I think I remember adding that board because we need it for USB ethernet adapters, but we aren’t going to support you on that VM because it’s not one of the NUCs we support.
yes, it runs NTP.
everyone asking questions about hardware… please read @AMP’s post above. He said it so much better than I did. +++++
Nice post AMP.
I wouldn’t call myself a Linux expert by any means, but can just about deal with it - I’d be able to get a Linux Roon Server setup for sure.
Thing is, I just wouldn’t bother. I hate Linux and only have experience with it because I worked in a multi-OS boutique company and Linux was part if the deal for various reasons. For people with less skills than me, Linux has the potential to be a really horrible experience. Copying command lines you don’t understand in to a window that has potential to destroy your whole server isnt really quite the same as dropping a needle on a record or pressing play on a CD player after plugging them in. Hopefully RCK will do that for people that have no interest in computers. Should the building of the NUC be a step too far, people like yourselves can jump in.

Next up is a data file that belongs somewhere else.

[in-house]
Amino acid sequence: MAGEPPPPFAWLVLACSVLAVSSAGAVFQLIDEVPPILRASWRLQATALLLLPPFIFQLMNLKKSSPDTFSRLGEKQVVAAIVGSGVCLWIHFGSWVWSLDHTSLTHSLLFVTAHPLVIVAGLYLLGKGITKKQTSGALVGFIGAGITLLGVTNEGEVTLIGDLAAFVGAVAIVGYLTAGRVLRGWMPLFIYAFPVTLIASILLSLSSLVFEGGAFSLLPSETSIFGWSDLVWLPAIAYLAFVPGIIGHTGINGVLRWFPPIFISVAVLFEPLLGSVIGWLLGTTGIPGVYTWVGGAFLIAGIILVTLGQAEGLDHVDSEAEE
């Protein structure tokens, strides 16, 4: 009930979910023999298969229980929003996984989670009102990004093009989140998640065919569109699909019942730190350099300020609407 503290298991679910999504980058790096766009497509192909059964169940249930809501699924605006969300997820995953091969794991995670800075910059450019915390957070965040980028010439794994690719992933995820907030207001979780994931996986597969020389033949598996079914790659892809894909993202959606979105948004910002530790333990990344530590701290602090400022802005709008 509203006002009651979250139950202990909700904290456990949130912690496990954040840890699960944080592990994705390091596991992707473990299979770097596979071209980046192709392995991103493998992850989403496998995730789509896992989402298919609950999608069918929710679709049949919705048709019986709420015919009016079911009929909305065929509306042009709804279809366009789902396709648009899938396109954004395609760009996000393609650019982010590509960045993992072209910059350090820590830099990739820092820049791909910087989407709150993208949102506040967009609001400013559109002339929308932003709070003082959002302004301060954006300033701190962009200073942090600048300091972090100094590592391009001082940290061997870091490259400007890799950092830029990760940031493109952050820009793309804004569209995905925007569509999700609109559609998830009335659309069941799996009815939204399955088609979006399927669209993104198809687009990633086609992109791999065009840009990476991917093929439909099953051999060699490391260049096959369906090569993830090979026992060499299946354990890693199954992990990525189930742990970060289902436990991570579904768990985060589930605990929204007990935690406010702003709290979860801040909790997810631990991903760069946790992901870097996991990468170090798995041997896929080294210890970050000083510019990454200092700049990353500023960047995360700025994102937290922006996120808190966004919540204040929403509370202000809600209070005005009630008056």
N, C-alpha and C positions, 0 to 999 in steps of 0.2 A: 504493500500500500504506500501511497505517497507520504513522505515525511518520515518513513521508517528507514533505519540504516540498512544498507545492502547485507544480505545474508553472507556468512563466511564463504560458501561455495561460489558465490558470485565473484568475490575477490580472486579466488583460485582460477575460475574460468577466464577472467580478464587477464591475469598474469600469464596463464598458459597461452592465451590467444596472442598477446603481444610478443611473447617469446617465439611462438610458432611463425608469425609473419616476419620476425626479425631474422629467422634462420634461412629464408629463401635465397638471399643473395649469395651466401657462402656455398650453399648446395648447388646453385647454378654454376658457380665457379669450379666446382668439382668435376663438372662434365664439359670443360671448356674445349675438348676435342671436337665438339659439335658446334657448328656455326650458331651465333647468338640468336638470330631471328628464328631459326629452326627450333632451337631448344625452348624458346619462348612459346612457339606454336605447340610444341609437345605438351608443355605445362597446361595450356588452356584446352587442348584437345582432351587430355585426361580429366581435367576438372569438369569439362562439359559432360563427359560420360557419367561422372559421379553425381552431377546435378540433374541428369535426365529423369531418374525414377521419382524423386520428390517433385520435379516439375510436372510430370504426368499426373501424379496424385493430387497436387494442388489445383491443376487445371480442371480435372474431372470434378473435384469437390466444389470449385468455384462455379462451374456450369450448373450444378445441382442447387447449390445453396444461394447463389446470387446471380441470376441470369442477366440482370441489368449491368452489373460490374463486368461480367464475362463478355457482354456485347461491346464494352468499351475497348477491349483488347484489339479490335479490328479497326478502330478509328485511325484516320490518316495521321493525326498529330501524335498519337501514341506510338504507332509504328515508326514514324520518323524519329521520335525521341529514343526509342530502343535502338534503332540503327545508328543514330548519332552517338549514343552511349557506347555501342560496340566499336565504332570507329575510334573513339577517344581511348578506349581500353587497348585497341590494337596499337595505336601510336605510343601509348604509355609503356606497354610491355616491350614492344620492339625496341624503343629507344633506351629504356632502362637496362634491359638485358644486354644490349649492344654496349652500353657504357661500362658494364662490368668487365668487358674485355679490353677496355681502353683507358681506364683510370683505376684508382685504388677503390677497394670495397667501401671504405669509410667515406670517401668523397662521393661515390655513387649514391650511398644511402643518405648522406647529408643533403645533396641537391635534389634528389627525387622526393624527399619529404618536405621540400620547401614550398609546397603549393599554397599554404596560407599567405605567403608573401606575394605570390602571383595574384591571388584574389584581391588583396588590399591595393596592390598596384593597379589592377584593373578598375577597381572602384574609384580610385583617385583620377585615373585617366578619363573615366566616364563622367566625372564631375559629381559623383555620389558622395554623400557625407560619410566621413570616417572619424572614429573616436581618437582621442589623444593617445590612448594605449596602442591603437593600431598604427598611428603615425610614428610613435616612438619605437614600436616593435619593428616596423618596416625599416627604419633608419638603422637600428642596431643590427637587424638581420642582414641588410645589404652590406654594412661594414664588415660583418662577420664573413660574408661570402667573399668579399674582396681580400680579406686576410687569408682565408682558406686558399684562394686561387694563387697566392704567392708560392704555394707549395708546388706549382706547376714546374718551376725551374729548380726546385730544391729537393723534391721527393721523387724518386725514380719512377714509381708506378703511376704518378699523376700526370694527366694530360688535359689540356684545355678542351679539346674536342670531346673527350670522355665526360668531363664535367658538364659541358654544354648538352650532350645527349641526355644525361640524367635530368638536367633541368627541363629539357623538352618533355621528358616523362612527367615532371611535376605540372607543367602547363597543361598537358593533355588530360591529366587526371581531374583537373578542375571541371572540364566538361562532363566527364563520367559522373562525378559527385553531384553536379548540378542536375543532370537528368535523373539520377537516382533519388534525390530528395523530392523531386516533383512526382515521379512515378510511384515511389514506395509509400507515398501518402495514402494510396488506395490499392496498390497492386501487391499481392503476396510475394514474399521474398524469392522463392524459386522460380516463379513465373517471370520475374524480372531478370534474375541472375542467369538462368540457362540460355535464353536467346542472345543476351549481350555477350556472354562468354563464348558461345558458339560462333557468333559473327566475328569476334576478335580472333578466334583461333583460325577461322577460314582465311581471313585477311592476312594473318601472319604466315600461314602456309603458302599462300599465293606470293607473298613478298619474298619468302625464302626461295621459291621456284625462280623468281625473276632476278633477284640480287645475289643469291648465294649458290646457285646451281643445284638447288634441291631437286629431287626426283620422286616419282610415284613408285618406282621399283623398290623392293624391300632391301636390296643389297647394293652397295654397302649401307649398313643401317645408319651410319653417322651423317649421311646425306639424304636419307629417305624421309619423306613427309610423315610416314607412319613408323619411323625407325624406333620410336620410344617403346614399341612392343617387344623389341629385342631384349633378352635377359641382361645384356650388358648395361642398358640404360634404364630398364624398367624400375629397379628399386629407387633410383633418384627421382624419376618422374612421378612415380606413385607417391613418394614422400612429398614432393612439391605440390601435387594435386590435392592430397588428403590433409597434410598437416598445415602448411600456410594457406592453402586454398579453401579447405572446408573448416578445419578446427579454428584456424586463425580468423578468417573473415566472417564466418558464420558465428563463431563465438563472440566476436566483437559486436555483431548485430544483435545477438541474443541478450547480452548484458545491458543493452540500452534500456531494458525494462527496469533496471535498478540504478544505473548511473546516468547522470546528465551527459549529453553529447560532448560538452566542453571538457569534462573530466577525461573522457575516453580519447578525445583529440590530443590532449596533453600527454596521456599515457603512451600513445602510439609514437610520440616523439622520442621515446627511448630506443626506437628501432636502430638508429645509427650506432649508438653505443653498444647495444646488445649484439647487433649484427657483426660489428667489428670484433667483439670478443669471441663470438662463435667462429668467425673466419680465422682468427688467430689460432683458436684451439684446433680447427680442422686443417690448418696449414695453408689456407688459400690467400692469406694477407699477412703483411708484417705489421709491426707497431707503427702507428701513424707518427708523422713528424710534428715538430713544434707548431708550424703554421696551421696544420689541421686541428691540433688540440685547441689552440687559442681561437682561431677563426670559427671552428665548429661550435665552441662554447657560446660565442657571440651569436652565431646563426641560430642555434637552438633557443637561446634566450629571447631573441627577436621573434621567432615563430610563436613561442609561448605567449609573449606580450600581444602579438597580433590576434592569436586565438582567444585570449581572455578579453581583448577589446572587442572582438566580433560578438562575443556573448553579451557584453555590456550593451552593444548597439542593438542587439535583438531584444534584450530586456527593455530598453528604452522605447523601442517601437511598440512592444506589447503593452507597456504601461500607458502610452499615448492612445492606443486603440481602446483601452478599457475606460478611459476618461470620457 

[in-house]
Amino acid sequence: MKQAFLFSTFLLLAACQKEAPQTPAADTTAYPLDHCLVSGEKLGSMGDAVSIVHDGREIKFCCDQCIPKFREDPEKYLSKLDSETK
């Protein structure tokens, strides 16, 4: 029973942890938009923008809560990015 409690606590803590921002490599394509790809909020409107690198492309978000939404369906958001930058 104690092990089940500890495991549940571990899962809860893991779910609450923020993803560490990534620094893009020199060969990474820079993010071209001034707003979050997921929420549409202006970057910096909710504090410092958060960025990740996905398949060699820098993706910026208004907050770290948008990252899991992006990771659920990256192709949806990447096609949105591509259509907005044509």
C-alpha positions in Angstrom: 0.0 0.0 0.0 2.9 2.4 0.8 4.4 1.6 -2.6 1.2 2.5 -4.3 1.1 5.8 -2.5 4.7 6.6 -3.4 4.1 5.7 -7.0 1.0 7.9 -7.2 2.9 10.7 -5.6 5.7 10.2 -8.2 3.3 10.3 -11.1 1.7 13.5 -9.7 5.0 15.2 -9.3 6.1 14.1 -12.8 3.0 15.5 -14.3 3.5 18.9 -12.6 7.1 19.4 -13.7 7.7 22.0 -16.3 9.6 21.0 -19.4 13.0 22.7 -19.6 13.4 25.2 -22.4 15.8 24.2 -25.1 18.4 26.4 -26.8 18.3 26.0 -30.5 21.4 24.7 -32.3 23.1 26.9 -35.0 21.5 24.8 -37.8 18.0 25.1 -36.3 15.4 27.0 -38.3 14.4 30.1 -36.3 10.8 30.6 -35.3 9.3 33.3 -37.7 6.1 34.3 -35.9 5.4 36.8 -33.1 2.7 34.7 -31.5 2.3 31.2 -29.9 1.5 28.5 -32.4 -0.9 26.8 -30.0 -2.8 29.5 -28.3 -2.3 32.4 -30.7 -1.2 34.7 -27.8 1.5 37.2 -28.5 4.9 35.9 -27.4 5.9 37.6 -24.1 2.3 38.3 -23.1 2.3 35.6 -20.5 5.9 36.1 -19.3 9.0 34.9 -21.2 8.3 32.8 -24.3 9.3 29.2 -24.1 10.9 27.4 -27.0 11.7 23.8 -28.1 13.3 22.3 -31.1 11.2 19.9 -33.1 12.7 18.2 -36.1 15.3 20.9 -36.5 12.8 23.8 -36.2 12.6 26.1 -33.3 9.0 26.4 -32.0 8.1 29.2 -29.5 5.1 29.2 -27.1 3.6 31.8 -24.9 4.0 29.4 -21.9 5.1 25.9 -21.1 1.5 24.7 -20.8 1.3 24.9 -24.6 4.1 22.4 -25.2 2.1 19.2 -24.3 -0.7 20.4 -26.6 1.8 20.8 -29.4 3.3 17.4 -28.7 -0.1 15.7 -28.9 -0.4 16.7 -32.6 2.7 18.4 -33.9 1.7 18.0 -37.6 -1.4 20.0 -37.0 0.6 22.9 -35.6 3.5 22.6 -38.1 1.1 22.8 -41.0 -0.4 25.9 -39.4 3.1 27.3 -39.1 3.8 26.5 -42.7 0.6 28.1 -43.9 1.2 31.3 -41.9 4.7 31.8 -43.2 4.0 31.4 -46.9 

Right now I don’t have a need because my Mac mini fills the role fine. But in the future if I wanted a specific machine to run my Roon Core I’d definitely start here with this kit, and let someone else worry about how it works.
Yes, web guis can be frustrating and limiting sometimes, but in the right hands, any options you need will be added as they become apparent. And I’ve no doubt it’s in the right hands!
Looking forward to seeing a glimpse of the web GUI and RCK in action.